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This District Wants to Start CTE in Elementary School, in a New Twist on Career Prep

Over the past decade, the Guilford County school district in North Carolina has been investing in its career and technical education programs, borrowing from research-backed best practices and using the lessons other districts have learned.

But, now, it’s working to take the lead.

In early 2025, the 66,000-student district expects to open what is believed to be the nation’s first elementary magnet school for gaming and robotics—an effort to loop its youngest students into career and technical education (CTE) programs that have traditionally begun in later grades.

“We have a really great opportunity ahead of us to tailor our programs to the needs of our students and community, and to start that with our youngest learners,” said the school’s principal, Kendrick Alston.

The rebuilt and revamped Foust Elementary School is scheduled to open in the spring of 2025, with space for 700 students in prekindergarten through 5th grade. Students will start the 2024-25 school year off-site.

The idea is to start with the district’s youngest learners and “provide them with opportunities to explore and look toward the future,” said Antira Wells, Guilford County’s deputy superintendent of instructional leadership, wellness, and safety.

“We talk about, in middle school, allowing students to explore and have hands-on activities and then in high school preparing our kids to be ready for those careers,” Wells said. “With Foust, we are bringing awareness about careers to the elementary school kids and showing they have access to pathways that will help them to shape our world.”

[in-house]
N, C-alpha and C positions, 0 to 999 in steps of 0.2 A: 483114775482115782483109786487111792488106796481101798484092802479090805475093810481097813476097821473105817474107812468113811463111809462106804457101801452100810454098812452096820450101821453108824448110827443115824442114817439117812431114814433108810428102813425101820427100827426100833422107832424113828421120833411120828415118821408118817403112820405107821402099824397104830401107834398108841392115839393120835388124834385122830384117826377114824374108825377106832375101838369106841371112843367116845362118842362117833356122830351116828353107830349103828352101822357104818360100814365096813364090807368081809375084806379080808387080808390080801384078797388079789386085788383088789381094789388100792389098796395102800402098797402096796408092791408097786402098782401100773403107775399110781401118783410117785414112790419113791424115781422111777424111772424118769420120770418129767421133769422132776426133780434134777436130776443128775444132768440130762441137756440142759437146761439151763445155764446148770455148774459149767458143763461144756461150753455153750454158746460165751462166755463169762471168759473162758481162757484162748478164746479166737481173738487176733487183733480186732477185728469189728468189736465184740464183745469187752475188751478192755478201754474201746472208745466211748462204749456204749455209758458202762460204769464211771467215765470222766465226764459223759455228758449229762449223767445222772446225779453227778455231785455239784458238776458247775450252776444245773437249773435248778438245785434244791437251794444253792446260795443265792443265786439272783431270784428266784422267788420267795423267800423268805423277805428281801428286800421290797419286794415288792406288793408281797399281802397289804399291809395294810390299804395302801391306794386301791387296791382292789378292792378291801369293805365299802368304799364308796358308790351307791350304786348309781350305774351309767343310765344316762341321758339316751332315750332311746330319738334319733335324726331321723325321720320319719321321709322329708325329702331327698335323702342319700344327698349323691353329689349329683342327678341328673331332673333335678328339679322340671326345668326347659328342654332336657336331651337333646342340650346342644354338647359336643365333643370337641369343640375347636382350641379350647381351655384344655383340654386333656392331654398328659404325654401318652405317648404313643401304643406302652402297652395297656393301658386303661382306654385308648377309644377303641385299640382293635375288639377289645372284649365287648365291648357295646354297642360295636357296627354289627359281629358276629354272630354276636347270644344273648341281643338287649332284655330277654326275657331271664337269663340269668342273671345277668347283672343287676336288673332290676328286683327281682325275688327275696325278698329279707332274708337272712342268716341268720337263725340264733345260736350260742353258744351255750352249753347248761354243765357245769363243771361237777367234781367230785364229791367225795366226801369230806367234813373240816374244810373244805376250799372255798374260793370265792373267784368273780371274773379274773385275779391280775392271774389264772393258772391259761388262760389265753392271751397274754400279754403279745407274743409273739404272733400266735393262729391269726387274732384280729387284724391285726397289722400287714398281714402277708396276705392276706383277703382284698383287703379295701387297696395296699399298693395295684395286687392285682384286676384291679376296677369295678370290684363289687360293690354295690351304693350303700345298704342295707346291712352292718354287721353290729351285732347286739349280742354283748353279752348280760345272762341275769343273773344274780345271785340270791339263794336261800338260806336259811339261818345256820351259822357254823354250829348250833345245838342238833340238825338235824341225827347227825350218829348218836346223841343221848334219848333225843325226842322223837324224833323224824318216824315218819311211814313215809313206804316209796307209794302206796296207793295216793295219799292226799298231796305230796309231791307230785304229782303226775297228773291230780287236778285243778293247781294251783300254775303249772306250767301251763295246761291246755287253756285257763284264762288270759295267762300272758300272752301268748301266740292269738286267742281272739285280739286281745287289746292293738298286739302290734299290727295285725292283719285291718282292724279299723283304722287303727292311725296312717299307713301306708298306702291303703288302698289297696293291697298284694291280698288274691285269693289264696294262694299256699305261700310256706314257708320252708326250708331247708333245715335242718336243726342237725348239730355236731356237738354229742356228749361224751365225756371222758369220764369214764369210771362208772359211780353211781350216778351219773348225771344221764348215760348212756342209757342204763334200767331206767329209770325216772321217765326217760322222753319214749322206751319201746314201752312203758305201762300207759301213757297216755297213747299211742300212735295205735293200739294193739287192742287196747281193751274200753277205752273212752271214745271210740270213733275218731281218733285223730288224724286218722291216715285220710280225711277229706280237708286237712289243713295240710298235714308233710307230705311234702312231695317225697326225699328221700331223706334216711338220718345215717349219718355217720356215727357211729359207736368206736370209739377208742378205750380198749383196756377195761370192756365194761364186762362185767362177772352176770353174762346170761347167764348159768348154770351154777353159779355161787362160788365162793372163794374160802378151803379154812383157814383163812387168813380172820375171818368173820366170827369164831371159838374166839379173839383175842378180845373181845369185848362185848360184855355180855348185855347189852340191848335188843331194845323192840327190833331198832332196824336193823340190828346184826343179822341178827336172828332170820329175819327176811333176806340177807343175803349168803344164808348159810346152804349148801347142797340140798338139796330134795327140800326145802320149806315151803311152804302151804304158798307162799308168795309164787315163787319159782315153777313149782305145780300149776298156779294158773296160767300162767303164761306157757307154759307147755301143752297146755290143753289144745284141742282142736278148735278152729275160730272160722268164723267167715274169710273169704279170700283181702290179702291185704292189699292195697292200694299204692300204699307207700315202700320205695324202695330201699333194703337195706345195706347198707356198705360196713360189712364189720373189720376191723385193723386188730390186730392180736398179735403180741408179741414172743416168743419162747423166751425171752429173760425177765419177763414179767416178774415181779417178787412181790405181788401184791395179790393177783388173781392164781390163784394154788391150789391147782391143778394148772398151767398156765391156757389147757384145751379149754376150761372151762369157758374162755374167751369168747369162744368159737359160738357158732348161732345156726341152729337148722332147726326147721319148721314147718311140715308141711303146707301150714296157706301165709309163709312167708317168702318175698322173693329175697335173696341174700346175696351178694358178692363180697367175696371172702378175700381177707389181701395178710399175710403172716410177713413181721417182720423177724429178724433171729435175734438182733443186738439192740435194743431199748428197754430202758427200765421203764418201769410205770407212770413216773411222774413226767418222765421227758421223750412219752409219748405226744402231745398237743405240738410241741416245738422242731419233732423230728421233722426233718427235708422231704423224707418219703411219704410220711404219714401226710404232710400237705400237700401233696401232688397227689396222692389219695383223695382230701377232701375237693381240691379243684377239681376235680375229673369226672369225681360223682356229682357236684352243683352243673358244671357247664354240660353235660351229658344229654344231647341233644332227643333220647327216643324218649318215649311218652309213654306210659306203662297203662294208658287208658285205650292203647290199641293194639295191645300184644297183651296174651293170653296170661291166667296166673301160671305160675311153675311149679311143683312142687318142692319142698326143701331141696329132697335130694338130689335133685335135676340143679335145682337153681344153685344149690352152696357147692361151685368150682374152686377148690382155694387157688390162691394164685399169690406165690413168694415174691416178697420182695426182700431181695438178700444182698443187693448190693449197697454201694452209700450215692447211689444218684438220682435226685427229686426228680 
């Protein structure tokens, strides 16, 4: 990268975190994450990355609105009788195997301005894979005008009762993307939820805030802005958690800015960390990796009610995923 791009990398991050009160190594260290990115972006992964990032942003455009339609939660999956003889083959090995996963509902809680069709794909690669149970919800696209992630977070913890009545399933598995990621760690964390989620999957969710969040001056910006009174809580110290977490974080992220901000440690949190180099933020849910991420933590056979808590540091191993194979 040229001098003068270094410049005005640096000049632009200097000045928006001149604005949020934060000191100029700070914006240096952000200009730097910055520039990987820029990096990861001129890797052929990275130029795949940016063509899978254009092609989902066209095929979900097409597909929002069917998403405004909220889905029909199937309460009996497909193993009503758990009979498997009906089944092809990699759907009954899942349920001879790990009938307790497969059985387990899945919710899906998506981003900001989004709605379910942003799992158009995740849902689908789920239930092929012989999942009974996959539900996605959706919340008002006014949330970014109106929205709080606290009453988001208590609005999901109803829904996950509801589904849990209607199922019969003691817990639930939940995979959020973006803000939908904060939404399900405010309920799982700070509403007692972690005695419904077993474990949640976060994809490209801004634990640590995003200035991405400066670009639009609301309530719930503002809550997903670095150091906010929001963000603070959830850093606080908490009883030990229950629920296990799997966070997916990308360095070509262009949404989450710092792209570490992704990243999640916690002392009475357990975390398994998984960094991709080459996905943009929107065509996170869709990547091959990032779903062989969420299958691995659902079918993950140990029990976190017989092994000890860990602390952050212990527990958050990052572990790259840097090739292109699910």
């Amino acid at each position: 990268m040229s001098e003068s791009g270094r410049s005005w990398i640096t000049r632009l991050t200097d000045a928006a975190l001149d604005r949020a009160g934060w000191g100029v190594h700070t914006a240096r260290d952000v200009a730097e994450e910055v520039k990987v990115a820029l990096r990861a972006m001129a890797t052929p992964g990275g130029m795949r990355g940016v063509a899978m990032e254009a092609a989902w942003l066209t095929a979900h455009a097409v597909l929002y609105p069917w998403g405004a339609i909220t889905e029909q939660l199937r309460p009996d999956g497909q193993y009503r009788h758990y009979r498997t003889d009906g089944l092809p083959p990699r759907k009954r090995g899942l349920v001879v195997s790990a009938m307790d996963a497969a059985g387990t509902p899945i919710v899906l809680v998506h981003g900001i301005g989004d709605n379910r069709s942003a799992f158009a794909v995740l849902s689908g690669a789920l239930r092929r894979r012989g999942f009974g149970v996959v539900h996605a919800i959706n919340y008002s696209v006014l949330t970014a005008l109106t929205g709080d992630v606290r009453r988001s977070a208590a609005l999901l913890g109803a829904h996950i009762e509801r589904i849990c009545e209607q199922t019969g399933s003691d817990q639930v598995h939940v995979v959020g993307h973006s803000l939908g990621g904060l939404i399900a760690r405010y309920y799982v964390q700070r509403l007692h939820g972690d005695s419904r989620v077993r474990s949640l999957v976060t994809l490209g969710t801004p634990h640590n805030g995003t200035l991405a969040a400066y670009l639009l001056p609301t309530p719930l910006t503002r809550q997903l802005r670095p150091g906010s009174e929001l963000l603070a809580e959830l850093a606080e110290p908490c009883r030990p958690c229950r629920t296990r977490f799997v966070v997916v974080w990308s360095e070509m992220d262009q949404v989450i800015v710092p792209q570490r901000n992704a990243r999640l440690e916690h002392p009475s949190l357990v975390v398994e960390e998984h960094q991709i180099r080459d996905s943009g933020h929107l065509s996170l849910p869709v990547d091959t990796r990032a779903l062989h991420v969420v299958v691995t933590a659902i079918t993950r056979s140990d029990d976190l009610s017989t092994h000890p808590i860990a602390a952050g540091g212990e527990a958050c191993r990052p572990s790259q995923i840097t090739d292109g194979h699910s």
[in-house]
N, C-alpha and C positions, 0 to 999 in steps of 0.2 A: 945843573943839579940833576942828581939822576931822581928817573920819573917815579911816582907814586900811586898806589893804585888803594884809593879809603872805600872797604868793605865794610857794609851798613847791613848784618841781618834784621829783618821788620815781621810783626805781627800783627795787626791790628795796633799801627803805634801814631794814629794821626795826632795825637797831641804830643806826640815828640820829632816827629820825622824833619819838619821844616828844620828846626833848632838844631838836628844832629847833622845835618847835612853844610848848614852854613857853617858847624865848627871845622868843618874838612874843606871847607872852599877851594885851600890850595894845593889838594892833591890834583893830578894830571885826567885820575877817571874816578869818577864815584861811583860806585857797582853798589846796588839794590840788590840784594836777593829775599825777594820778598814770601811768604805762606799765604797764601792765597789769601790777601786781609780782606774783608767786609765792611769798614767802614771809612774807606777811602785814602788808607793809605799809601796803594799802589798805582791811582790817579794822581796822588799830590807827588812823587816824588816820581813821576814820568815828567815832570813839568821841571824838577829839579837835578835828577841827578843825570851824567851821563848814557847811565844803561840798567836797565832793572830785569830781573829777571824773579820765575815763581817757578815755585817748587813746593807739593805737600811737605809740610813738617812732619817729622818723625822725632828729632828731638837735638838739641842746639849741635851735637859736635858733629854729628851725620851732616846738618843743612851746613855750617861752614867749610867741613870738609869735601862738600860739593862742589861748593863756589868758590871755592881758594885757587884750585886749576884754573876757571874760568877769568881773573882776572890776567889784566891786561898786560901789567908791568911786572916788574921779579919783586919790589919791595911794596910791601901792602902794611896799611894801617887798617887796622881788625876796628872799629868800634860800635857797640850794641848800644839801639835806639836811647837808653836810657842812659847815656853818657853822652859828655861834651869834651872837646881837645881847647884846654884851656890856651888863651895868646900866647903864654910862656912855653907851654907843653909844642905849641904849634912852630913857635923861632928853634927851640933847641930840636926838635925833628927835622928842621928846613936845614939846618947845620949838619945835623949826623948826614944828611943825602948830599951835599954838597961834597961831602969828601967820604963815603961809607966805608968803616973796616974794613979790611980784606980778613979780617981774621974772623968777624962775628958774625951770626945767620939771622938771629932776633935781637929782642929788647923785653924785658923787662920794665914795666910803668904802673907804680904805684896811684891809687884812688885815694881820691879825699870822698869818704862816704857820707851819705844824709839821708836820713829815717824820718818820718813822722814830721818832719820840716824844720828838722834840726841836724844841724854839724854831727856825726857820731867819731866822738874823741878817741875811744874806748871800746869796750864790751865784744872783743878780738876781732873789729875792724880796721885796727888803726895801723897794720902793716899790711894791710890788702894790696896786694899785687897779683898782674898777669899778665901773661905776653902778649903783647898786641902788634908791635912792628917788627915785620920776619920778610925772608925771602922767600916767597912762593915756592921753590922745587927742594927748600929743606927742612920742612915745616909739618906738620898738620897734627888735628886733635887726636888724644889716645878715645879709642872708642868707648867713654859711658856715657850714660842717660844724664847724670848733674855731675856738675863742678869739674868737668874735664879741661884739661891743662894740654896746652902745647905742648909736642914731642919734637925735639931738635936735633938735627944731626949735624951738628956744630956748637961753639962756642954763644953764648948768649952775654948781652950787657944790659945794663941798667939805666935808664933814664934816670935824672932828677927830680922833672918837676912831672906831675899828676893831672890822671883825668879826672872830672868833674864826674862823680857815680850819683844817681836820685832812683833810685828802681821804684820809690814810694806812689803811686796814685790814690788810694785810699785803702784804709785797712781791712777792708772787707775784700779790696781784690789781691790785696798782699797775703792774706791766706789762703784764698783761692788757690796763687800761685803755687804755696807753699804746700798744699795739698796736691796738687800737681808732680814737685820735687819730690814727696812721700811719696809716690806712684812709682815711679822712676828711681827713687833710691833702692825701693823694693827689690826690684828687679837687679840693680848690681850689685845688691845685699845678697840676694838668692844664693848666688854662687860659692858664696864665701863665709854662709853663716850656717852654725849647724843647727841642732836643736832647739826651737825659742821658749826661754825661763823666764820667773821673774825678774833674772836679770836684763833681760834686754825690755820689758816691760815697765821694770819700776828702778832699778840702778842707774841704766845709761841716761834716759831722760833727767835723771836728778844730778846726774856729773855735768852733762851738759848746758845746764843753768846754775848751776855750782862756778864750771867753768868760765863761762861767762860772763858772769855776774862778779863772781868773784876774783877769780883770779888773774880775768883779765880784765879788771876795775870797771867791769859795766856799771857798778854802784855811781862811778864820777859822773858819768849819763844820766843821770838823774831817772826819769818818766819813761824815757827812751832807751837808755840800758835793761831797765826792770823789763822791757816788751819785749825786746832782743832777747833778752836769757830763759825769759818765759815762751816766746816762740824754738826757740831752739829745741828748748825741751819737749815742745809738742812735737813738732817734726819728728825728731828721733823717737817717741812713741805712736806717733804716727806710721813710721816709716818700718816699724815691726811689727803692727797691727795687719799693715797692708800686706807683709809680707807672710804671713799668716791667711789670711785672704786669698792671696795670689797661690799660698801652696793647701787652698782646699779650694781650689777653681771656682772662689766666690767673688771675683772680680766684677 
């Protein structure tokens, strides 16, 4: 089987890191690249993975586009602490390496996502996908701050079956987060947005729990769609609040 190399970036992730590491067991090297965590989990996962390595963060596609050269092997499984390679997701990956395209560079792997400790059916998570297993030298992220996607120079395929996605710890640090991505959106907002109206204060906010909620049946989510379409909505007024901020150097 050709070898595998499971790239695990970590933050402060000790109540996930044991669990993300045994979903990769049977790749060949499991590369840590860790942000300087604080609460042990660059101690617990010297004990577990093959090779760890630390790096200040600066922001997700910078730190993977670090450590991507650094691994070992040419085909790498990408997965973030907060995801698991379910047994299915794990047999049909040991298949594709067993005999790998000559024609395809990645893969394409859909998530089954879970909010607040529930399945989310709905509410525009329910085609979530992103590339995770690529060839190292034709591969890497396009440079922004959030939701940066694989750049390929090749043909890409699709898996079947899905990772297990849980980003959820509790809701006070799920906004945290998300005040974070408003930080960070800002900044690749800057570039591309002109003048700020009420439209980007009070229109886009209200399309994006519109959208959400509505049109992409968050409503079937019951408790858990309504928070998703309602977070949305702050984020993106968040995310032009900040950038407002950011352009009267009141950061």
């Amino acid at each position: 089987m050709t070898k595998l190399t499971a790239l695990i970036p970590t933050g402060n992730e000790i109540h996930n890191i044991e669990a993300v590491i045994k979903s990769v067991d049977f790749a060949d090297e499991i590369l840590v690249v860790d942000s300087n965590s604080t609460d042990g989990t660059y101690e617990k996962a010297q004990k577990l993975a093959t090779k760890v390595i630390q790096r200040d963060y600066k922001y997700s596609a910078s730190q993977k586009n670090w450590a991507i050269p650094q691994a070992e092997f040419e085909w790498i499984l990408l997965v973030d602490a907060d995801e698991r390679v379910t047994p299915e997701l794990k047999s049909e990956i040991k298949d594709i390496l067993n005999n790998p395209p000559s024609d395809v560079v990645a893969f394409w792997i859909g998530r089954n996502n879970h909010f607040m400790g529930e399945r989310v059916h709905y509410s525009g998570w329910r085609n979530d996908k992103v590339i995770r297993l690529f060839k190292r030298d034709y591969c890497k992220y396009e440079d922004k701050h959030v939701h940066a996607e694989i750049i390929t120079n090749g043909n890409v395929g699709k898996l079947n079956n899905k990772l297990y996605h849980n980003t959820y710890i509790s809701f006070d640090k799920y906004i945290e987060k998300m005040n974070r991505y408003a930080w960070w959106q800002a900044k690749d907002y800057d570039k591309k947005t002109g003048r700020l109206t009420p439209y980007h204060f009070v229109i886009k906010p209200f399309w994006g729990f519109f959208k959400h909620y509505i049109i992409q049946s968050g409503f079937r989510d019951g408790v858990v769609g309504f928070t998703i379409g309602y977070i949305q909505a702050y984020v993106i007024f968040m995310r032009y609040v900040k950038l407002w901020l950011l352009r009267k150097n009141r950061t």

Career prep programs have become a higher priority in education in recent years, both for policymakers and the general public. More than 40 states have signed onto the Common Career Technical Core, a state-led commitment to expand CTE programs and make them more rigorous run.

And more Americans now think it’s more important for schools to prepare students for careers than for college.

Americans ranked preparing students for careers as the 6th highest priority for schools in 2022, according to the Purpose of Education Index, a survey of American views on education from the Massachusetts think tank Populace. That was up from 27th in the same survey just three years earlier, in 2019.

Meanwhile, preparing students for college fell from the 10th highest priority in 2019 to the 47th out of 57 in the 2022 survey.

Exposing young students to real-world skills is a best practice that should be included in every elementary school’s curriculum to some extent, said Walter Ecton, an assistant professor of educational leadership and policy studies at Florida State University who studies career and technical education. It will be particularly exciting to see what kind of impact incorporating career skills into an elementary school’s curriculum will have on students as they progress through their educational career, he said.

“In principle, the idea of exposure for elementary school students to understand what their options are and to understand how what they’re learning in school is connected to what they might do after school are just good practices,” Ecton said. “And so it’s exciting that elementary schools are starting to think about this.”

An opportunity for improvement

The Foust Elementary project began in 2019, when the district conducted a systemwide analysis of its school infrastructure and found the school was in “dire” need of repair, Alston said. The district quickly decided to tear the school down and rebuild it, but district leaders also thought it was the perfect opportunity to explore other opportunities for the school.

At a series of community meetings, parents told district leaders that they “want to see their children acquire skills that are going to help them compete in a new global economy,” Alston said.